Lone Wolf Photo
The roller coaster ride ropers live on always seems to revolve around horsepower. I was really lucky to run across another really good horse right before the BFI this year, and it makes it so much easier when you have a good one. It’s always taken a special horse to be successful, and these days you need more than one. With all the roping we do today—rodeos and ropings included—it’s impossible to get it all done on one horse. I’m going to say you need at least three good ones. When I first started, it was a lot harder on horses because the cattle were so much bigger. But we practiced, jackpotted and rodeoed on one horse. We jackpot a lot more now than we did back in those days, and it’s also so much tougher these days. It’s just a fact: You have to have a good horse everywhere you go to have a chance. A green horse just doesn’t cut it these days.
If you have a horse that’s versatile—that you can rope on in all conditions—that’s obviously the ultimate. But as it’s gotten so tough today, horses are more often specialists just like the cowboys. Travis Tryan’s horse Walt (who was inducted into the ProRodeo Hall of Fame last month, and is the first team roping horse ever honored at the Hall) is a good example of one of those rare horses that was great everywhere. It takes a unique horse to be that versatile.
You really need a specialized horse at the NFR (Wrangler National Finals Rodeo). You need a horse that scores really good when you’re gunning 10 nights in a row. That horse has to let you reach a little bit, be able to take a jerk and be strong back up that left wall. He then has to finish strong and face really snappy. It’s a lot to ask for a horse to face sharp over in that corner. Speed Williams’ Viper was king of that (Thomas & Mack Center) arena.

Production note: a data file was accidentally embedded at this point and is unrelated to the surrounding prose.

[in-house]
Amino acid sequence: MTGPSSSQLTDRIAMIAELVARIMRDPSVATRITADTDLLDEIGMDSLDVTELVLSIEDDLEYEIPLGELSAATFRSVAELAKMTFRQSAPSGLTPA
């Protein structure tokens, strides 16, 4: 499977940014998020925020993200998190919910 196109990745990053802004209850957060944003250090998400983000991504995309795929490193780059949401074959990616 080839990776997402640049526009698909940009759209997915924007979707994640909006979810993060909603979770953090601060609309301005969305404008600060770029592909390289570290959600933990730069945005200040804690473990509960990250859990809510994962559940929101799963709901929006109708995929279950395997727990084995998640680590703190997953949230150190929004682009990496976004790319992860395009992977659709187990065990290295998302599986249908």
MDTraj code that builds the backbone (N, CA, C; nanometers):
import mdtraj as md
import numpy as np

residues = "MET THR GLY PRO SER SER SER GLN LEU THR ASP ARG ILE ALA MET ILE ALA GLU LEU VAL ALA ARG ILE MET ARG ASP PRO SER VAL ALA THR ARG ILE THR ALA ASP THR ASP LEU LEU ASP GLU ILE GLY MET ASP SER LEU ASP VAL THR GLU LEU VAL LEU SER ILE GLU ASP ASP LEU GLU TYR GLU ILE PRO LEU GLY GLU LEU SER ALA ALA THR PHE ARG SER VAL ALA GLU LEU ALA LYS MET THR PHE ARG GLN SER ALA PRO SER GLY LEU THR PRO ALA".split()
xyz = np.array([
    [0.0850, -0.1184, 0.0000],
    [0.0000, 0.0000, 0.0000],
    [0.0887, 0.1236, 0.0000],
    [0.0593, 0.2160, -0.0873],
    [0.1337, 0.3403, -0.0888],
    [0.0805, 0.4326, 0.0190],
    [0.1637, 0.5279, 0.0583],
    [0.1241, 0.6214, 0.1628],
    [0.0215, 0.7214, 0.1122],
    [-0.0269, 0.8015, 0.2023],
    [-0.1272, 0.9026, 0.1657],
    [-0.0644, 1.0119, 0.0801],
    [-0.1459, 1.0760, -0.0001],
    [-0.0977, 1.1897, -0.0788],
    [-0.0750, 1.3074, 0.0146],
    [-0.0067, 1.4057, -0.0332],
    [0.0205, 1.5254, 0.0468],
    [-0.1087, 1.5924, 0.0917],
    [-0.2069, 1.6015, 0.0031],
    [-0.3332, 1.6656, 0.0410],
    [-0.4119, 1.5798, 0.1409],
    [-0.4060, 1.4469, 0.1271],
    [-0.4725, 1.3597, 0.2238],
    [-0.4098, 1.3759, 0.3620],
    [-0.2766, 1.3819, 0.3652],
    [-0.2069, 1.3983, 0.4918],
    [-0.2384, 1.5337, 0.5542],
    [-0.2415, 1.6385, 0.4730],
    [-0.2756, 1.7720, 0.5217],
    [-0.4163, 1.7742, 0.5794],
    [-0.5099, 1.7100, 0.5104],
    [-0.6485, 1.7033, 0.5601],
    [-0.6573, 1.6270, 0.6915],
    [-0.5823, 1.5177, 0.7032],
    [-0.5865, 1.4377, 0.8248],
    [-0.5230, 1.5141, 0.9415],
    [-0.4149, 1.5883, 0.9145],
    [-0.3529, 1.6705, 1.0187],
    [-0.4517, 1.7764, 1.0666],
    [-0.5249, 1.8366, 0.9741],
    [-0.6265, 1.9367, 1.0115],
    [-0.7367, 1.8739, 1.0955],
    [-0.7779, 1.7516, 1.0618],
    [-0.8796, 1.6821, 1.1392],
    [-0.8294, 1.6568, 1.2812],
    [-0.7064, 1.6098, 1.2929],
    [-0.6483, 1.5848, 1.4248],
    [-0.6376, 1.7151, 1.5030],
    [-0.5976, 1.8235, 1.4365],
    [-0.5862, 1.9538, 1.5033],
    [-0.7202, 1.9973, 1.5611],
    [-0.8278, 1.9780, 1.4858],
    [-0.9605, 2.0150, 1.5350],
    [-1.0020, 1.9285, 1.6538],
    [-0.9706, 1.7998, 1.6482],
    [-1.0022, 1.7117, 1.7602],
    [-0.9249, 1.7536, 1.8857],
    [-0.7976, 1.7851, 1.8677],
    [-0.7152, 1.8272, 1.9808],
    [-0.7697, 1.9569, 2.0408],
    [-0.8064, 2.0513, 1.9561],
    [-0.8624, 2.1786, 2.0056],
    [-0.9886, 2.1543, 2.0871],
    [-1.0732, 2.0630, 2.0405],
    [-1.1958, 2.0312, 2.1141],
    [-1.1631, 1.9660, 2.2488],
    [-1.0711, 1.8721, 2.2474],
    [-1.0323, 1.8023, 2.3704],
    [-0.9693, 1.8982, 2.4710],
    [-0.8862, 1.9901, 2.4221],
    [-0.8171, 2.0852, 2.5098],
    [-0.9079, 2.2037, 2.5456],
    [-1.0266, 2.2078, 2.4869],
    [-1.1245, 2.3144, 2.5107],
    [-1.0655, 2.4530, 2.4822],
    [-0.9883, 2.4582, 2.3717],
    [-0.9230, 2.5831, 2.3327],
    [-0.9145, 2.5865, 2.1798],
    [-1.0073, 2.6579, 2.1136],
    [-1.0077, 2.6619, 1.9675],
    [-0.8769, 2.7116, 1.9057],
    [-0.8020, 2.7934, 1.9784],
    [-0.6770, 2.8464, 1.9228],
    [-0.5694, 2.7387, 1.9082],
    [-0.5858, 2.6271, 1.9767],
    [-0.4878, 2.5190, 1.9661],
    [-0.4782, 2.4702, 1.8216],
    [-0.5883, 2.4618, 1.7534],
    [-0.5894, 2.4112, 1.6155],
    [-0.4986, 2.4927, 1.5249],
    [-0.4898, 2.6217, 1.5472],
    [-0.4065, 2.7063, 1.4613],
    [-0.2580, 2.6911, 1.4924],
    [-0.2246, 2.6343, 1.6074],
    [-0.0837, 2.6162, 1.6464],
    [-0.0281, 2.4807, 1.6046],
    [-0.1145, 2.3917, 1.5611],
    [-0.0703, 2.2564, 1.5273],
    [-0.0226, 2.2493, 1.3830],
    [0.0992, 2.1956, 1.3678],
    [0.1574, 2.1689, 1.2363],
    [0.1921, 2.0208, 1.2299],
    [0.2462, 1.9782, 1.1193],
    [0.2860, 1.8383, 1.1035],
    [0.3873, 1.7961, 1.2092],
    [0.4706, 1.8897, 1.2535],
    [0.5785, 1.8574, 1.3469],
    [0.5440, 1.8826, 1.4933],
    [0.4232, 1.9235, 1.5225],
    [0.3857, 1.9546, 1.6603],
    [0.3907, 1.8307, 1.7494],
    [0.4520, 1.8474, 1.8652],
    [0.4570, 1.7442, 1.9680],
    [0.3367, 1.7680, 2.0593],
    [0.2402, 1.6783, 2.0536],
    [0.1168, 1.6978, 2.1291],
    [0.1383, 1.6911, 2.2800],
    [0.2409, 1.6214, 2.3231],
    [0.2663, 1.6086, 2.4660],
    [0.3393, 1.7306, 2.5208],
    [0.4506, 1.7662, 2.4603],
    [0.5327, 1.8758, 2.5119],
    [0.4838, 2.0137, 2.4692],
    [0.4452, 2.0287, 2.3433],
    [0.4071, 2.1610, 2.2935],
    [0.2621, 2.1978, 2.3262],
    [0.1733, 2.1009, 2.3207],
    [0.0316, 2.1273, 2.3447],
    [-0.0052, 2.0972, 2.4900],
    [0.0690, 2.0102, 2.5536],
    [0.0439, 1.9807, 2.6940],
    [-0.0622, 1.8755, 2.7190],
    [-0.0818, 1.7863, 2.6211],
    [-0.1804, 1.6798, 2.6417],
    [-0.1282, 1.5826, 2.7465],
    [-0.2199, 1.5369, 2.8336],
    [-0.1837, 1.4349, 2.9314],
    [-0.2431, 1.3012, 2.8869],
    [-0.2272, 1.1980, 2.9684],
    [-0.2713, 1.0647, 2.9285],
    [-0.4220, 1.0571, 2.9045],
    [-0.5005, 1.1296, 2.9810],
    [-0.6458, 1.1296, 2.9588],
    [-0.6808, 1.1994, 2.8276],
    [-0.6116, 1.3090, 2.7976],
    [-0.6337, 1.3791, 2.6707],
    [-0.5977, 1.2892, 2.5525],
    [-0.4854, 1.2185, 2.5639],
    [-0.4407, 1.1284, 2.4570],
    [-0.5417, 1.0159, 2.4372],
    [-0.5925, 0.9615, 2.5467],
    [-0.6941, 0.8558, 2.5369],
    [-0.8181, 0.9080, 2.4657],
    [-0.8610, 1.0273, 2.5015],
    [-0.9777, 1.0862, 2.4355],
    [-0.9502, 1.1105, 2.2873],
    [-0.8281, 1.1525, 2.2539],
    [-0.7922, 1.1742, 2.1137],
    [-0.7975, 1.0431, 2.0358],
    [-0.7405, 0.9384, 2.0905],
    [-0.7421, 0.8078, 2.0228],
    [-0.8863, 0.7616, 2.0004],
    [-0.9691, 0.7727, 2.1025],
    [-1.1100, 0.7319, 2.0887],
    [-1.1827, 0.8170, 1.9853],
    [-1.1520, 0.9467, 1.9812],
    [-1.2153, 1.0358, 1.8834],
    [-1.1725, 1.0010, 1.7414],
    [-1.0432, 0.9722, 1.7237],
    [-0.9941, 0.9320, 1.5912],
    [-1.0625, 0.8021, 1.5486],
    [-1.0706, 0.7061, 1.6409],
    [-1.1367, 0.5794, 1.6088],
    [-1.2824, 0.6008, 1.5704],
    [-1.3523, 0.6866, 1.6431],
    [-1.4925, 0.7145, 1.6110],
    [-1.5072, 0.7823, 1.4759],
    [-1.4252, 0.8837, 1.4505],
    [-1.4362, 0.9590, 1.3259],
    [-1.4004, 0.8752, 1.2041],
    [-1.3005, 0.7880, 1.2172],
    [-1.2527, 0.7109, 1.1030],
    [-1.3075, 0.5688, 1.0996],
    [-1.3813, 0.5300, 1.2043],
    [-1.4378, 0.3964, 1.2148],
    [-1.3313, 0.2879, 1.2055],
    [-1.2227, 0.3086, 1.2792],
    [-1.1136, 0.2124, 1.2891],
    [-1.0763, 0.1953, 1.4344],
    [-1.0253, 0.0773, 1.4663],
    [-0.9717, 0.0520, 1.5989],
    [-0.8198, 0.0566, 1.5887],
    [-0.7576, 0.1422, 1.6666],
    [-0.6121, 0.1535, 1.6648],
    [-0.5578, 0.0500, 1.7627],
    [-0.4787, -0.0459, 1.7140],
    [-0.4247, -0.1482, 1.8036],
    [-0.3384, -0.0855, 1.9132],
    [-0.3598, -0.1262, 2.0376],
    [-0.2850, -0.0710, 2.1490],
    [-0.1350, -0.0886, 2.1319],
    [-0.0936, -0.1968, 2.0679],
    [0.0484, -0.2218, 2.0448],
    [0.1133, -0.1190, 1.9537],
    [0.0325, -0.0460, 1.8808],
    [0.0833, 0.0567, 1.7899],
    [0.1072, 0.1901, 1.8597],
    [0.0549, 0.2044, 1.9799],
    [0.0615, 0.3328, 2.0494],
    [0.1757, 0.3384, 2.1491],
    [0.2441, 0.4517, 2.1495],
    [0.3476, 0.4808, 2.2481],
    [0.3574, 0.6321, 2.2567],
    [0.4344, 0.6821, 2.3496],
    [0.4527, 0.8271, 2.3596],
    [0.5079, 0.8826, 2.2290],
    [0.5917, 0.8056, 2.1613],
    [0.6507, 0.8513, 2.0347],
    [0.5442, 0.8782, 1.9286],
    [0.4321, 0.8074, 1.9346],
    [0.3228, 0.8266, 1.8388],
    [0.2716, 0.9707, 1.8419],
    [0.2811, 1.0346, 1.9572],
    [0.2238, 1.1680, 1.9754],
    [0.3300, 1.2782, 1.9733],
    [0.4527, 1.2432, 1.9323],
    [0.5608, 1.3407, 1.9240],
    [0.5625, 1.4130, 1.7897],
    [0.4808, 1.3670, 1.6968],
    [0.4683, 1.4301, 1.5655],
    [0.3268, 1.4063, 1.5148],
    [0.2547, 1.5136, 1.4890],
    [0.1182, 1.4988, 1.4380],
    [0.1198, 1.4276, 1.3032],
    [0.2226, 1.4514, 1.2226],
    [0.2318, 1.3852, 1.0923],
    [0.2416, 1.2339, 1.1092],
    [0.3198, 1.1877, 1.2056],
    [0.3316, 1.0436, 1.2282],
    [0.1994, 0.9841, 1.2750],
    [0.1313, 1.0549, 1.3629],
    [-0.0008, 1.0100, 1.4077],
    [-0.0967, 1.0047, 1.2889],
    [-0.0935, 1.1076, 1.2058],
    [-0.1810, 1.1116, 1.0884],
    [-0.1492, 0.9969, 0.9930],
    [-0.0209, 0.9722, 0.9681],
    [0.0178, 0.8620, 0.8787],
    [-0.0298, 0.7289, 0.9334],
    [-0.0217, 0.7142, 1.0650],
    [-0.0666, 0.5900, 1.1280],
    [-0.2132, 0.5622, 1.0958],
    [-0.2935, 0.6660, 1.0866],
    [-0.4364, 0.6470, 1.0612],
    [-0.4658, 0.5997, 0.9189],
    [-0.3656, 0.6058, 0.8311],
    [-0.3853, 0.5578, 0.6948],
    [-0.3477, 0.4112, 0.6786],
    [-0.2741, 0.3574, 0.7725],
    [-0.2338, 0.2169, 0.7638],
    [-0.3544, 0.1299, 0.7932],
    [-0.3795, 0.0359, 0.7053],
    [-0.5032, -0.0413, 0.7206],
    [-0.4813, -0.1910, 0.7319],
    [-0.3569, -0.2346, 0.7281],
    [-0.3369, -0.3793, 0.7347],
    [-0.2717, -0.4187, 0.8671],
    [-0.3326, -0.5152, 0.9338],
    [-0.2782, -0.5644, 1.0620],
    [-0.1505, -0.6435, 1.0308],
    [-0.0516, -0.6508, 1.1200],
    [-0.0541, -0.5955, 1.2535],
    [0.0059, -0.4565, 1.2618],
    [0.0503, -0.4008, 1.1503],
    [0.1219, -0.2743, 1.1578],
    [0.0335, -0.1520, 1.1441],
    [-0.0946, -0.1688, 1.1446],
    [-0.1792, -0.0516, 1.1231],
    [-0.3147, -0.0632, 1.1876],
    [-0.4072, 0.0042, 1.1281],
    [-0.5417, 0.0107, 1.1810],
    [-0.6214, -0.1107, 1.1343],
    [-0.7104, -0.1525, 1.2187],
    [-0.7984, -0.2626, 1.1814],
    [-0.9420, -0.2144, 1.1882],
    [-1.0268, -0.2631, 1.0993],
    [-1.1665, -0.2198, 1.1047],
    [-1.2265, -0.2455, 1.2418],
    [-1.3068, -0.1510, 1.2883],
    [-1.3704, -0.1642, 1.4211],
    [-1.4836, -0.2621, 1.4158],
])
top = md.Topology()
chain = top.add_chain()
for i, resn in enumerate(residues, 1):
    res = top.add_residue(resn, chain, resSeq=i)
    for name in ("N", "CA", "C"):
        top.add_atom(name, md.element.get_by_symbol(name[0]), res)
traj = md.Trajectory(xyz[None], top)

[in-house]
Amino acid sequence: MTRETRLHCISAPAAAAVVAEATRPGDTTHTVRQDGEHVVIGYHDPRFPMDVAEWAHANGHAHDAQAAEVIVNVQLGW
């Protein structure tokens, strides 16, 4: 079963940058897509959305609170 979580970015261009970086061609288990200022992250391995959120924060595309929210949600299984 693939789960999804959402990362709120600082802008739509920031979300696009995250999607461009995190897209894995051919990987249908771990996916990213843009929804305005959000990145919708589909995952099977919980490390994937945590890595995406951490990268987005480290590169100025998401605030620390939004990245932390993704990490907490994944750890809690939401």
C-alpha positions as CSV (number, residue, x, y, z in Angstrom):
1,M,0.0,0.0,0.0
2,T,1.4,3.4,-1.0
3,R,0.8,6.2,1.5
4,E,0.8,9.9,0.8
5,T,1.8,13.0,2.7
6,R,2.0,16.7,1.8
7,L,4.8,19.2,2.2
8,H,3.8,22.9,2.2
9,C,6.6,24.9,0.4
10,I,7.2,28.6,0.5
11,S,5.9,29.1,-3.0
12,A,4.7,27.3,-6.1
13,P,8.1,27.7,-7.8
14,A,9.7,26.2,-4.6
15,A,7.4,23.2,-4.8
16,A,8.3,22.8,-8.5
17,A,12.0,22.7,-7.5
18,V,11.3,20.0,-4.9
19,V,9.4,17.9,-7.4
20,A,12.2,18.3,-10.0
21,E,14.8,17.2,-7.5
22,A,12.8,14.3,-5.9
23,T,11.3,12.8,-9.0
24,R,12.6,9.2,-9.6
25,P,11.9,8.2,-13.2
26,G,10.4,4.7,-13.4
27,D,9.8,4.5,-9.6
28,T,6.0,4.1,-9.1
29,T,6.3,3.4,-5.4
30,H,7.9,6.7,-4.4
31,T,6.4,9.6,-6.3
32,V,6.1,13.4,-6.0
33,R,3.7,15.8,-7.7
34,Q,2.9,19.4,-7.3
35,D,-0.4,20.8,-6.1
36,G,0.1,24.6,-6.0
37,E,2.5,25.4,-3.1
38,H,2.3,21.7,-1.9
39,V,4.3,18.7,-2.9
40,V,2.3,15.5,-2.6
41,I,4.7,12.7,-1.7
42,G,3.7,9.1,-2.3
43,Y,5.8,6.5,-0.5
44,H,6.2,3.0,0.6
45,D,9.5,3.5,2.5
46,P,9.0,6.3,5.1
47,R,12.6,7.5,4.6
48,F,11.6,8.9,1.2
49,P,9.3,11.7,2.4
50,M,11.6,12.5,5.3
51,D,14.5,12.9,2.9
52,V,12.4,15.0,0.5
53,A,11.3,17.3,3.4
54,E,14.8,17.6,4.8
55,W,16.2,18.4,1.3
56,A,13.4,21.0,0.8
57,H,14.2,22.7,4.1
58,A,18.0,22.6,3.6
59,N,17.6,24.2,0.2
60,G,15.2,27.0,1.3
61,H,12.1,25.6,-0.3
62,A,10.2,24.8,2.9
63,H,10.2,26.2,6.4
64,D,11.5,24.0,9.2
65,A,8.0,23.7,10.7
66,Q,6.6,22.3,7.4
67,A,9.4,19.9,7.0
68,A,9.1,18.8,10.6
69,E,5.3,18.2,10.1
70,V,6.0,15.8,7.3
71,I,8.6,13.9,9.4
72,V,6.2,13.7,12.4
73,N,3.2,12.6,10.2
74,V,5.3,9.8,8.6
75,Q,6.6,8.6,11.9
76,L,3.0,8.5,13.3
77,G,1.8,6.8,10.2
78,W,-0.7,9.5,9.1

When you’re deciding what to ride over longer scores, at places like the BFI, Salinas and Cheyenne, you need a horse that can really run so you can catch up fast. When you’re going that fast, you need a horse you can control so you can utilize his speed but then break steers down so they’re as easy as possible to heel.
One of the unsung heroes that’s probably the most underrated in the roping industry is the practice horse. There’s a time, especially when you’re really learning to reach, when you can’t be learning to do that on your good one. You need that old horse that’ll let you do that. You have to be able to rope for yourself.
So much of the time we spend in the practice pen is to tune our horse. It’s not very often we’re going to want to make rodeo runs on our rodeo horse. So you need a horse that’ll let you rope for yourself. You have to be able to make a lot of runs on a horse that’ll let you do your thing. That horse might not be worth a ton to you when you go sell him, but he’s going to be really valuable to your progress and success.
I’ve had a handful of really good horses in my career, from Bullwinkle to Big John and Barney. Bullwinkle was a terrible jackpot horse, but he let me win a lot at the rodeos. Fact is, you don’t come across those really good ones very often. I’ve been roping for a living for 35 years, and I’ve had every kind of horse there is—great, good and bad. It’s not like buying a cup of coffee. Getting and maintaining a good horse is a full-time job in itself. When you get a good one, you better be counting your blessings.